Posted by: Bearskin | May 12, 2009

5/12/09 The Duluth story

Just a quick note to let you know I arrived safely in Duluth this morning, Tuesday 5/12/09, at around 10:30 a.m., after paddling in the last eight miles from Lakewood Station in rough seas (10-15 mph NE winds, waves 2-5 feet). The boat handled well and I made good time.

On going through the aerial lift bridge canal, however, the “clopotis” (confused seas),or massive chop waves, came in through the canoe cover and I partially swamped, mostly in the stern. As I expected this possibility beforehand, I was within hand-reaching distance of a pier ladder and grabbed on to the ladder.  I had Kitigan, myself, the canoe and all my gear clipped together, and planned to secure the main tow line to the ladder, knowing the swamped canoe would not sink based on the buoyancy of the natural materials of the birch bark canoe.  I did not feel endangered or request  emergency help.  I did, however, ask Mike Anderson, an experienced local kayak and canoe instructor/guide/photographer, who was on the pier taking pictures and talking with me as I entered the canal, to check and see if there was a rope or life ring handy in case I needed it.  He said to keep paddling and thought I could make it through the canal.  As I paddled hard to try and make it, I felt I was taking on too much water and stopped at the next ladder expecting to self-evacuate myself, dog, outfit and canoe up the ladder and/or tow the canoe tow rope by hand through the canal to a safe landing point.

As I was securing the canoe to the ladder, Duluth Fire Dept. Capt. Charles Smith descended the ladder and insisted I come ashore immediately.  He first helped me lift Kitigan up the ladder, then commanded I leave my canoe with rescue personnel in a small motorized raft, who just arrived.  After a brief discussion, they decided to tow the surface-floating, swamped canoe through the canal, under the lift bridge, and to the Coast Guard station on Park Point.

I got wet from my belt down and could have self-rescued as I am always prepared to do, but let the responders help me with my canoe. I stayed warm and in good spirits, and Kitigan is fine.  Most of my gear stayed dry inside the plastic pack liners and I didn’t lose anything, although the canoe sufferred damage to the hull by the tow, possibly when it was brought ashore.  It’s good to be off Lake Superior safely. The people responding to my aid were very helpful and I appreciated their help.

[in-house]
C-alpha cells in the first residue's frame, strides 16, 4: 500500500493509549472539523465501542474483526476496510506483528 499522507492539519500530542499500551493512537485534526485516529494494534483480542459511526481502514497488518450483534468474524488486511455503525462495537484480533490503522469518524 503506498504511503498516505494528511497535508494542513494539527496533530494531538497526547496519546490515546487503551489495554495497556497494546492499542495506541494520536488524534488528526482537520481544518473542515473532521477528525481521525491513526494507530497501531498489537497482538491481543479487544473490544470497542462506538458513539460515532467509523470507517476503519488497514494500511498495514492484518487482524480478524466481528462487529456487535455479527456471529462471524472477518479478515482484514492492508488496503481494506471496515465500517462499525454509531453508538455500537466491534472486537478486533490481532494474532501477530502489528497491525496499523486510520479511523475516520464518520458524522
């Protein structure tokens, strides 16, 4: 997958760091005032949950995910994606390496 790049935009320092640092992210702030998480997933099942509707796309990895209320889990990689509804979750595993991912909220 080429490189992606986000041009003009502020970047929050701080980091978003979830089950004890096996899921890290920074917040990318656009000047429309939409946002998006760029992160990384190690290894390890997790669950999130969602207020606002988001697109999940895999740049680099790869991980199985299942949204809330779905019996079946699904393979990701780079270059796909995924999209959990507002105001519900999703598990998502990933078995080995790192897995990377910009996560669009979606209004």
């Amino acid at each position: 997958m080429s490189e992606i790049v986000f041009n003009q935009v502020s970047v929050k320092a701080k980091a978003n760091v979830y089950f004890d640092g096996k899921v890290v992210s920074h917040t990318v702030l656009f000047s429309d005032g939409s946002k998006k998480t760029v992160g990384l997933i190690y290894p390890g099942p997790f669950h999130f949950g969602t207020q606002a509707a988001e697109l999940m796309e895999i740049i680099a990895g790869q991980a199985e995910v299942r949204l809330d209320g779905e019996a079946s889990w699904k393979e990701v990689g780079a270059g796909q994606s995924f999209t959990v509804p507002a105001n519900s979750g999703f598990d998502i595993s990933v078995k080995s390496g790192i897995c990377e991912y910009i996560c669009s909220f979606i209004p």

After visiting with Duluth News-Tribune Outdoors Writer Sam Cook, as previously planned, I am now at a friend’s home on Park Point, Andrew Slade, two blocks from my outfit and canoe. I changed into dry clothes, had a nice visit over hot coffee, and am now ready to depart. It’s now noon.  I need to repair/repitch the damaged canoe, paddle six miles southwest up the Duluth Harbor Bay and camp at Indian Point campground. The Big Lake is building from the 3-5 foot swells I paddled in on, to 4-8 foot swells. The bay side is reasonably calm. It sounds like we’re in for a good thunderstorm and rough weather, so I’m headed to make a dry camp.



  1. I’m happy to hear you got through those treacherous chops that can happen when waves are pinned between concrete walls. I hope your hull didn’t suffer much damage with the towing and subsequent grounding. Good luck for the paddle up the St. Louis!

  2. […] maintains he could have self-rescued, but conceded to the help. I have no reason to doubt that; after all, […]

  3. I am very very thankful you’re safe, as is your pup. You lead my friend David and I on a dogsled excursion in February….I get so frustrated that news sources let folks have their say in commenting on stories. Some people just have no idea what the real story is or who it’s about. I know you’re an accomplished outdoorsman and I wanted to just write to say all the best as you continue your journeys…for any kind of adventure like you’re taking, of course hiccups and things will happen. Kudos to you actually being in the ‘right place at the right time’ to be rescued today safely.

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